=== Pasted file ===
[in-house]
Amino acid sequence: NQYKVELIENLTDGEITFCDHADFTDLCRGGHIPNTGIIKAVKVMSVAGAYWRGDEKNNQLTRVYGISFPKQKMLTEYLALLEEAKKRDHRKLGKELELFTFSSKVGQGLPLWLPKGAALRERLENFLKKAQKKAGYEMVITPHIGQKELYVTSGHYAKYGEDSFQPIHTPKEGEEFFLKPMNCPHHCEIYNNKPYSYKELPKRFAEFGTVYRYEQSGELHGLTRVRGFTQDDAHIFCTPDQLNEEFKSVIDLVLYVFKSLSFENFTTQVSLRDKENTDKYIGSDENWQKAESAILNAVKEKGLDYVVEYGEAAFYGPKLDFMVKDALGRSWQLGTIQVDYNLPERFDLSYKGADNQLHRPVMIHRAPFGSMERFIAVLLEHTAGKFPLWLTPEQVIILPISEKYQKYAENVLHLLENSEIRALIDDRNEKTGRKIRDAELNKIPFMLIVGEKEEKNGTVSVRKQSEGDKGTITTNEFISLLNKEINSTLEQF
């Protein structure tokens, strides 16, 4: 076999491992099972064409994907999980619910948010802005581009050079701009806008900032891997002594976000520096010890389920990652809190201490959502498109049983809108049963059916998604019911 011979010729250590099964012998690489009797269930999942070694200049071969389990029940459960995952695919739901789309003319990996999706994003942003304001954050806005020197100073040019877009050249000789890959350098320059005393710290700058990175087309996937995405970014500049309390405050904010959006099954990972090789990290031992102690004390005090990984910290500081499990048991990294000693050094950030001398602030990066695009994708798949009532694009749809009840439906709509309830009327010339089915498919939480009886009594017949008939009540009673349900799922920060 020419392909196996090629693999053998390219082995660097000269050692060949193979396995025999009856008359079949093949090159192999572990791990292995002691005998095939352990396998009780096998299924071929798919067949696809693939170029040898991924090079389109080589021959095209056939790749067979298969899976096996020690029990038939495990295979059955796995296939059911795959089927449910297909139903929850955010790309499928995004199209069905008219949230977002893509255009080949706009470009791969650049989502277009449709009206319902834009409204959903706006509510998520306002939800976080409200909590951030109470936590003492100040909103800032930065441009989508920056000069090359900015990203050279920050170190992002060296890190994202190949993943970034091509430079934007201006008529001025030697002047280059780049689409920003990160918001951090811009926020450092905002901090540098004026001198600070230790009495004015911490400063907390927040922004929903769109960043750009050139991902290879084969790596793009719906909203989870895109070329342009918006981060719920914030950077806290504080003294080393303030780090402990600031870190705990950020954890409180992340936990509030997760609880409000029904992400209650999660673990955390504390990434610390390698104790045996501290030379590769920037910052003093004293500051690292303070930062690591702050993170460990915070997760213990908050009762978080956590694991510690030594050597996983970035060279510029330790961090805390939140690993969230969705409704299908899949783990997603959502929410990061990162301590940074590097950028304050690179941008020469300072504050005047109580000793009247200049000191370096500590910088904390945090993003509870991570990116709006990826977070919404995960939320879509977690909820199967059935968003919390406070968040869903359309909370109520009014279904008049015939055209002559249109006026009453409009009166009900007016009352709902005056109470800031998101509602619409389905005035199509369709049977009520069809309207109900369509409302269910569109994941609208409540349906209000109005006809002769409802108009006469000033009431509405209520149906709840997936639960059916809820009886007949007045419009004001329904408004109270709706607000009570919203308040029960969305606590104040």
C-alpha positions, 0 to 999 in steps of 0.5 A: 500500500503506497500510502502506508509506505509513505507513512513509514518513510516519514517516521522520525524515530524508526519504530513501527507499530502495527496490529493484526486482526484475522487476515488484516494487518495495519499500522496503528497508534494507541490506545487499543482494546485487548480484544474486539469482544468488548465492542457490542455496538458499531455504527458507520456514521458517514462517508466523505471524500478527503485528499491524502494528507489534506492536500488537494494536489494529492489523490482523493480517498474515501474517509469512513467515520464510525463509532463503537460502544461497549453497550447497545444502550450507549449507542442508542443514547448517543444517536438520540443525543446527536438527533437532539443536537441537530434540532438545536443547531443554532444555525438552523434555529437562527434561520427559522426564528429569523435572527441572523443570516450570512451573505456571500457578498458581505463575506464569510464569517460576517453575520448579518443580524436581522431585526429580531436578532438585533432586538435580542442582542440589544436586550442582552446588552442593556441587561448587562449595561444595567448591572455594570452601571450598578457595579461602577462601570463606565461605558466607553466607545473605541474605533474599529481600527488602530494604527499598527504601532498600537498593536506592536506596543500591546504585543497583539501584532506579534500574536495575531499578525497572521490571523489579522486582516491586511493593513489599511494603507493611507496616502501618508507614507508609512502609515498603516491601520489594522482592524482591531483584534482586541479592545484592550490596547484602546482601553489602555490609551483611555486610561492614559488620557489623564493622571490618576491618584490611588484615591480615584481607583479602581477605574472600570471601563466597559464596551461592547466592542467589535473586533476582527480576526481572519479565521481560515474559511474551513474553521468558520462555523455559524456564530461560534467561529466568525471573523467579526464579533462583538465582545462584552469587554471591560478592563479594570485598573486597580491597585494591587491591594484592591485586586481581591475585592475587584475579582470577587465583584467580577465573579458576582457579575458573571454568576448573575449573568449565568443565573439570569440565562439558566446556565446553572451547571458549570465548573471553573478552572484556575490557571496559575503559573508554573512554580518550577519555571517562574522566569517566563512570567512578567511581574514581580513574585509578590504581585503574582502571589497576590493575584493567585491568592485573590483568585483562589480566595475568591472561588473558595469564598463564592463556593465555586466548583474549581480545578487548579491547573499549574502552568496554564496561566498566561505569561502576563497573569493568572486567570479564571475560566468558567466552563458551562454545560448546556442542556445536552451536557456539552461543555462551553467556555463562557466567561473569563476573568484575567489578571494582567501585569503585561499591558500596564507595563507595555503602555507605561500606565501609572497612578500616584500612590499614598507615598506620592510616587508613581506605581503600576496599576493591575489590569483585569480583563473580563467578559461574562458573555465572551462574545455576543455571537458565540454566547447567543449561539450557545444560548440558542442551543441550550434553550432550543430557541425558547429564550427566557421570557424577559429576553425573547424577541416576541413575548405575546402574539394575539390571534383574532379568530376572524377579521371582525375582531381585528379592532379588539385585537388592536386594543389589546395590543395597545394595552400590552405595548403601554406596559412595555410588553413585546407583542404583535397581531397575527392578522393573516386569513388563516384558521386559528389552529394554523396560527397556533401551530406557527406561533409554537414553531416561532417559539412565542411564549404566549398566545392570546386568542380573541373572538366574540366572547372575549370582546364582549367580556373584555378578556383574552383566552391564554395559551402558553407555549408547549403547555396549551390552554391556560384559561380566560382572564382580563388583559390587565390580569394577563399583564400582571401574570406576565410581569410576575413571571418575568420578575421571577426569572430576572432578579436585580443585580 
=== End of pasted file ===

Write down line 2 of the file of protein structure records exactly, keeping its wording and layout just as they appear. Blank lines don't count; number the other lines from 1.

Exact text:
Amino acid sequence: NQYKVELIENLTDGEITFCDHADFTDLCRGGHIPNTGIIKAVKVMSVAGAYWRGDEKNNQLTRVYGISFPKQKMLTEYLALLEEAKKRDHRKLGKELELFTFSSKVGQGLPLWLPKGAALRERLENFLKKAQKKAGYEMVITPHIGQKELYVTSGHYAKYGEDSFQPIHTPKEGEEFFLKPMNCPHHCEIYNNKPYSYKELPKRFAEFGTVYRYEQSGELHGLTRVRGFTQDDAHIFCTPDQLNEEFKSVIDLVLYVFKSLSFENFTTQVSLRDKENTDKYIGSDENWQKAESAILNAVKEKGLDYVVEYGEAAFYGPKLDFMVKDALGRSWQLGTIQVDYNLPERFDLSYKGADNQLHRPVMIHRAPFGSMERFIAVLLEHTAGKFPLWLTPEQVIILPISEKYQKYAENVLHLLENSEIRALIDDRNEKTGRKIRDAELNKIPFMLIVGEKEEKNGTVSVRKQSEGDKGTITTNEFISLLNKEINSTLEQF